F&C raise two kinds of mistakes critics often make, one semantical and the other epistemic. The semantic mistake simply confuses the terms “right” and “good.” Some critics think the DCT is about “goodness.” Some versions may, but not the modified version Craig is supporting. It refers instead to “rightness,” specifically moral obligation. The epistemic criticism simply claims that, since one can know what our moral obligations are apart from any divine revelation of God’s commands, a DCT which affirms “our moral duties are constituted by the commands of a loving and just God” is false. This objection fails to make a distinction between epistemology (how we come to know our moral duties) and ontology (the foundation or grounding for those duties). One may come to believe one has certain moral obligations from all sorts of possible sources. However, the question is not what do you know, but what is true. If you really have such obligations, what are those obligations grounded in? The claim of DCT is that they are grounded in the commands of a loving and just God. Again, one does not have to be aware of or agree with that for it to be true.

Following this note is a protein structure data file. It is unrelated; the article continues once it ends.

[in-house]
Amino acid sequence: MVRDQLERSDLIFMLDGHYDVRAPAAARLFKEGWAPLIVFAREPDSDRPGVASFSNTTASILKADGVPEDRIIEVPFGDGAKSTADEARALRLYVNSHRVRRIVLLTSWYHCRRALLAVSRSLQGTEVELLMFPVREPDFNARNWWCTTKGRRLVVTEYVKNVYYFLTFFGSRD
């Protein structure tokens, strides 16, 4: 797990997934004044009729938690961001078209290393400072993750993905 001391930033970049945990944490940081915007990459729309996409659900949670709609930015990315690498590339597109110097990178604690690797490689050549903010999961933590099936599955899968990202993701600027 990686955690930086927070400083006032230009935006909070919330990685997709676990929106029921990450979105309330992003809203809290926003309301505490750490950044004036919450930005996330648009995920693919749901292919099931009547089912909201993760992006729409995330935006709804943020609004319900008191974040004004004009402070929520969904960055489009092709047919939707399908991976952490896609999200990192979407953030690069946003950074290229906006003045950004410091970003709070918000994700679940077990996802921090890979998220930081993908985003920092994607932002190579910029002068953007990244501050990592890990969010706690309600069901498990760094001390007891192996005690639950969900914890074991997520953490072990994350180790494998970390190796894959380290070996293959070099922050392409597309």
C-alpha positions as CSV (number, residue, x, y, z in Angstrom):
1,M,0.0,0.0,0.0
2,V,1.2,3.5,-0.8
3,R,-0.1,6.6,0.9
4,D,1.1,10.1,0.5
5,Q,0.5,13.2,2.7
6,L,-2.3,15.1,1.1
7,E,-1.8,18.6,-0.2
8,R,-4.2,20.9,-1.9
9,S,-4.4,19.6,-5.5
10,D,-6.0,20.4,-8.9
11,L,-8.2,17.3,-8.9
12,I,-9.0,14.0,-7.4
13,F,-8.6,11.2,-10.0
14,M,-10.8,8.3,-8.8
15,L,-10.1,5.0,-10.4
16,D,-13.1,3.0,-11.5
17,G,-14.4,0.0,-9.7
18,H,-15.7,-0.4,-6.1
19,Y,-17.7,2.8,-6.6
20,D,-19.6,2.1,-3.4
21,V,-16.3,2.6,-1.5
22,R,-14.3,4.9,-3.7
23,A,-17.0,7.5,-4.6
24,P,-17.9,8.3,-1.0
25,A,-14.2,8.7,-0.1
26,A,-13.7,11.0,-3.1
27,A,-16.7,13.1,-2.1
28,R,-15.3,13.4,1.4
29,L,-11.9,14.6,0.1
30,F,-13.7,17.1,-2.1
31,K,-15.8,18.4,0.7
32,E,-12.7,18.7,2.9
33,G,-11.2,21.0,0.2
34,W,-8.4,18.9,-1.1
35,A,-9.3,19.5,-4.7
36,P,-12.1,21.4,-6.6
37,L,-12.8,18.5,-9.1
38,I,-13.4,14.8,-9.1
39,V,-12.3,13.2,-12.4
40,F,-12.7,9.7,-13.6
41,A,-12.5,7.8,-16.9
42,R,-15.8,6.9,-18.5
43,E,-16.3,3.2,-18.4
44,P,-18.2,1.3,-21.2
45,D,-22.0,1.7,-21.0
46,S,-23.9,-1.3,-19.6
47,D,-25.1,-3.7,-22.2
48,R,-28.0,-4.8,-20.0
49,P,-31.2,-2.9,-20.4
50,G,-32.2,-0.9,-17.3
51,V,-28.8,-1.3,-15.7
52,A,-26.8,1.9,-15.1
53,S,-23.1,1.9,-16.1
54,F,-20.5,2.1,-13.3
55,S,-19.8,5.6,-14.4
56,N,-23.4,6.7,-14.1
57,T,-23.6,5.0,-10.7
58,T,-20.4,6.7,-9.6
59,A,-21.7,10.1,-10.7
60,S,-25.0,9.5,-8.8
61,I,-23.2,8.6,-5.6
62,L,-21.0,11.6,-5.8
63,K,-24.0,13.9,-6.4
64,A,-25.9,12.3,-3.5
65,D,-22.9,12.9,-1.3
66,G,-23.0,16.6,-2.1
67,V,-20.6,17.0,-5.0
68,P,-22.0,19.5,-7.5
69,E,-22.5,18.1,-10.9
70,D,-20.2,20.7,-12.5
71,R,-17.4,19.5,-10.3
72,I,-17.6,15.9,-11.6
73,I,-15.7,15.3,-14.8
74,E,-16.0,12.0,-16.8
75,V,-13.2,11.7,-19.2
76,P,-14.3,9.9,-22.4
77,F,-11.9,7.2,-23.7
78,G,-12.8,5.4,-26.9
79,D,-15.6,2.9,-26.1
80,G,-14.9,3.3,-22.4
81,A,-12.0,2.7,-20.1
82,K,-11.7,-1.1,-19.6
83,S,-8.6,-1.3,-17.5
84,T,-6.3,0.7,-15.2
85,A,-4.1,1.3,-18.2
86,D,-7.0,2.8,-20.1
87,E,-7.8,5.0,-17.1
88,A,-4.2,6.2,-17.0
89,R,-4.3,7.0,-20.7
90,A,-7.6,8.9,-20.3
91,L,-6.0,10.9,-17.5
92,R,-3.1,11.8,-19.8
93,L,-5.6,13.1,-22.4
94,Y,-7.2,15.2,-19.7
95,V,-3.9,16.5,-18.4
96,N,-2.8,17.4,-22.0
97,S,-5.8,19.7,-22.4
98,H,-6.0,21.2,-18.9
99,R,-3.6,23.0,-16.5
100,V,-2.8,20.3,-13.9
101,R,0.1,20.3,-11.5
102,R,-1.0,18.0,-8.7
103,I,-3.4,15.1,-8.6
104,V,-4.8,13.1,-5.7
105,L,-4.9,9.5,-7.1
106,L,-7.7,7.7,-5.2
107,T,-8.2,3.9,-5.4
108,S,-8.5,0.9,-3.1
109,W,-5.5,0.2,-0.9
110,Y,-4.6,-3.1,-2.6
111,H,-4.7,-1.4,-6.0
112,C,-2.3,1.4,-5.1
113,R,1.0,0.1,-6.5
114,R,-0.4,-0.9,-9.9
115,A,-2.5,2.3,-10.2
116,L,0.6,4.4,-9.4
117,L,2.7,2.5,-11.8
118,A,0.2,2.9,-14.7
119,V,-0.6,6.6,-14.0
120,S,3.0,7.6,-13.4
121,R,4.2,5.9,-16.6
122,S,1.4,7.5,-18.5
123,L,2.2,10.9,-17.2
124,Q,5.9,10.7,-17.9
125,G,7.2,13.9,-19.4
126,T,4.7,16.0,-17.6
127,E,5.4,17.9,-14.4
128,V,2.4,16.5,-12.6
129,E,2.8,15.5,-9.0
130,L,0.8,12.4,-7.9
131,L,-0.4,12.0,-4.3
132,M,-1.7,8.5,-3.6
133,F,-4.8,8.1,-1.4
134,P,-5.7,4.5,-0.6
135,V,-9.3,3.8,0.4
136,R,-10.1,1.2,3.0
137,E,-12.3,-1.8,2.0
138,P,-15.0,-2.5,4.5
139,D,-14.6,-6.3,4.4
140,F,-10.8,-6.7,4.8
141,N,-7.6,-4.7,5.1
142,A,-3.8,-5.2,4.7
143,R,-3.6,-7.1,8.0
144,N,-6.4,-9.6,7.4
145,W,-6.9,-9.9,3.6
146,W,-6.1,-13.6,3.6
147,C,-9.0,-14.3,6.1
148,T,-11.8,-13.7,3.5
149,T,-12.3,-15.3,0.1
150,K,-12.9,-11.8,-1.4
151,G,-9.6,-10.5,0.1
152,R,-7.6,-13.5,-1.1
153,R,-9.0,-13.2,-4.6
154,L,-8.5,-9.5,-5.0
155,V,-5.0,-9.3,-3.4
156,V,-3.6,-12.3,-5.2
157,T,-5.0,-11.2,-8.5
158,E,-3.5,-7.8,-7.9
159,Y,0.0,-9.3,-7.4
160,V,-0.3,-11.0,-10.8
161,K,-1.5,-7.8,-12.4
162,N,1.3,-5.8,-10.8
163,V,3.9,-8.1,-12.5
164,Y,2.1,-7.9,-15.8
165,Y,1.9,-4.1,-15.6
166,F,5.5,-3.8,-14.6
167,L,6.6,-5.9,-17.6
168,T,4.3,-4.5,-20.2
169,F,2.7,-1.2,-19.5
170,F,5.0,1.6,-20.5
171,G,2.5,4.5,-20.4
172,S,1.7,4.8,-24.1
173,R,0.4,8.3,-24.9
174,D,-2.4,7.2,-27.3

Finally, some have revised the criticisms away from epistemology to a discussion of the nature of commands themselves. Some, like Wes Morriston, raise the issue of a command as a “speech act” that must be heard from someone in authority. However, the “reasonable non-believer” who does not believe in God cannot “hear” God issue such a command as there is no such being to do so. “God cannot command people to do something unless they recognize that they have heard the command and that it is God doing the commanding.” F&C find such a scenario implausible. One often heres commands without knowing who authored them. We are often under legal obligations to follow certain commands without knowing who authored such commands, the federal or state government. They summarize their response, “To be ‘subject’ to the command in the sense mentioned, one does not need to recognize that the command has a divine origin. One simply has to recognize an action as prohibitive and the prohibition as being authoritative and having a claim on one’s own behavior.”

In the next chapter we will examine the most often raised objection to DCT, the Euthyphro dilemma.

Find the other chapter summaries here.

Image: Rembrandt [Public domain], via Wikimedia Commons